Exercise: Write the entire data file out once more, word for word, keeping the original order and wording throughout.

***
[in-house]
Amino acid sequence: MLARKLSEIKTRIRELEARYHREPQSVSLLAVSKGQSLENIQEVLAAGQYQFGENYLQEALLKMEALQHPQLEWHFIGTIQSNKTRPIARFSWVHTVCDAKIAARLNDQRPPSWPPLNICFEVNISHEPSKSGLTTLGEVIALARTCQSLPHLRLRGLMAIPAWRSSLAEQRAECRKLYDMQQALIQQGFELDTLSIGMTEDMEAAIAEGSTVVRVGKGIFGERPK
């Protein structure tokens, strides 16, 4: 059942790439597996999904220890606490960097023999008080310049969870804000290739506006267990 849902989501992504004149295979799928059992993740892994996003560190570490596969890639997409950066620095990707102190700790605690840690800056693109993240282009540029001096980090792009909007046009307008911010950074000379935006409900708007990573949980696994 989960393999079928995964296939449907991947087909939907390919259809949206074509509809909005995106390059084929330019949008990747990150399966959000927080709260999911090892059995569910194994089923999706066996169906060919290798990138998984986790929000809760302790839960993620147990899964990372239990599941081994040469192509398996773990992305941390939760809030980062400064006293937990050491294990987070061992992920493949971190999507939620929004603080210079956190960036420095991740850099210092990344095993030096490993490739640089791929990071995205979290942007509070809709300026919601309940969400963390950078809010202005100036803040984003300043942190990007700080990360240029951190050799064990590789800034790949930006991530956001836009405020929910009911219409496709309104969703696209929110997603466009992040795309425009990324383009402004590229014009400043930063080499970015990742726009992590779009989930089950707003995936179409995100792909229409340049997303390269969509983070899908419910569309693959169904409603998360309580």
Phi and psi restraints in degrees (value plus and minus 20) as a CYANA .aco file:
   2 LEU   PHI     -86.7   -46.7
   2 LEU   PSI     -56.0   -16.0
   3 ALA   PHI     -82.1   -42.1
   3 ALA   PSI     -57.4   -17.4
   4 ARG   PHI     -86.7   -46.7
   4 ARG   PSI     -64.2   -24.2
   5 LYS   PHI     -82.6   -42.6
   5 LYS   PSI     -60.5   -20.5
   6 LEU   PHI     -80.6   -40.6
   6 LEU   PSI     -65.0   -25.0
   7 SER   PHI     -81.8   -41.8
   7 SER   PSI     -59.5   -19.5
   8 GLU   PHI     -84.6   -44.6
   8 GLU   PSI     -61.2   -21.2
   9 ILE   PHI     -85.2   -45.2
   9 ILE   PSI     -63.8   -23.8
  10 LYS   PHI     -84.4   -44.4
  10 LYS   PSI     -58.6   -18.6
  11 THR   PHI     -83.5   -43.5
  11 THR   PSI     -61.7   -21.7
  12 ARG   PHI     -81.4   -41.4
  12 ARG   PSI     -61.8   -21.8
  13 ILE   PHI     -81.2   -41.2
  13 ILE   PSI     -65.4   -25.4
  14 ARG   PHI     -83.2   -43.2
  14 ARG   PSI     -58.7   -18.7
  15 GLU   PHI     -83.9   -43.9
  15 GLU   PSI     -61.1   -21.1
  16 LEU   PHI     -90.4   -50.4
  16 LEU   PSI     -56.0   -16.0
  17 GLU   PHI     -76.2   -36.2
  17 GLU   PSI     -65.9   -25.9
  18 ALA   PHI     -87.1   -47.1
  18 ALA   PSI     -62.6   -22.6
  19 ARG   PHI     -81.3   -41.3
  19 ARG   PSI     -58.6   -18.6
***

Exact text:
[in-house]
Amino acid sequence: MLARKLSEIKTRIRELEARYHREPQSVSLLAVSKGQSLENIQEVLAAGQYQFGENYLQEALLKMEALQHPQLEWHFIGTIQSNKTRPIARFSWVHTVCDAKIAARLNDQRPPSWPPLNICFEVNISHEPSKSGLTTLGEVIALARTCQSLPHLRLRGLMAIPAWRSSLAEQRAECRKLYDMQQALIQQGFELDTLSIGMTEDMEAAIAEGSTVVRVGKGIFGERPK
């Protein structure tokens, strides 16, 4: 059942790439597996999904220890606490960097023999008080310049969870804000290739506006267990 849902989501992504004149295979799928059992993740892994996003560190570490596969890639997409950066620095990707102190700790605690840690800056693109993240282009540029001096980090792009909007046009307008911010950074000379935006409900708007990573949980696994 989960393999079928995964296939449907991947087909939907390919259809949206074509509809909005995106390059084929330019949008990747990150399966959000927080709260999911090892059995569910194994089923999706066996169906060919290798990138998984986790929000809760302790839960993620147990899964990372239990599941081994040469192509398996773990992305941390939760809030980062400064006293937990050491294990987070061992992920493949971190999507939620929004603080210079956190960036420095991740850099210092990344095993030096490993490739640089791929990071995205979290942007509070809709300026919601309940969400963390950078809010202005100036803040984003300043942190990007700080990360240029951190050799064990590789800034790949930006991530956001836009405020929910009911219409496709309104969703696209929110997603466009992040795309425009990324383009402004590229014009400043930063080499970015990742726009992590779009989930089950707003995936179409995100792909229409340049997303390269969509983070899908419910569309693959169904409603998360309580």
Phi and psi restraints in degrees (value plus and minus 20) as a CYANA .aco file:
   2 LEU   PHI     -86.7   -46.7
   2 LEU   PSI     -56.0   -16.0
   3 ALA   PHI     -82.1   -42.1
   3 ALA   PSI     -57.4   -17.4
   4 ARG   PHI     -86.7   -46.7
   4 ARG   PSI     -64.2   -24.2
   5 LYS   PHI     -82.6   -42.6
   5 LYS   PSI     -60.5   -20.5
   6 LEU   PHI     -80.6   -40.6
   6 LEU   PSI     -65.0   -25.0
   7 SER   PHI     -81.8   -41.8
   7 SER   PSI     -59.5   -19.5
   8 GLU   PHI     -84.6   -44.6
   8 GLU   PSI     -61.2   -21.2
   9 ILE   PHI     -85.2   -45.2
   9 ILE   PSI     -63.8   -23.8
  10 LYS   PHI     -84.4   -44.4
  10 LYS   PSI     -58.6   -18.6
  11 THR   PHI     -83.5   -43.5
  11 THR   PSI     -61.7   -21.7
  12 ARG   PHI     -81.4   -41.4
  12 ARG   PSI     -61.8   -21.8
  13 ILE   PHI     -81.2   -41.2
  13 ILE   PSI     -65.4   -25.4
  14 ARG   PHI     -83.2   -43.2
  14 ARG   PSI     -58.7   -18.7
  15 GLU   PHI     -83.9   -43.9
  15 GLU   PSI     -61.1   -21.1
  16 LEU   PHI     -90.4   -50.4
  16 LEU   PSI     -56.0   -16.0
  17 GLU   PHI     -76.2   -36.2
  17 GLU   PSI     -65.9   -25.9
  18 ALA   PHI     -87.1   -47.1
  18 ALA   PSI     -62.6   -22.6
  19 ARG   PHI     -81.3   -41.3
  19 ARG   PSI     -58.6   -18.6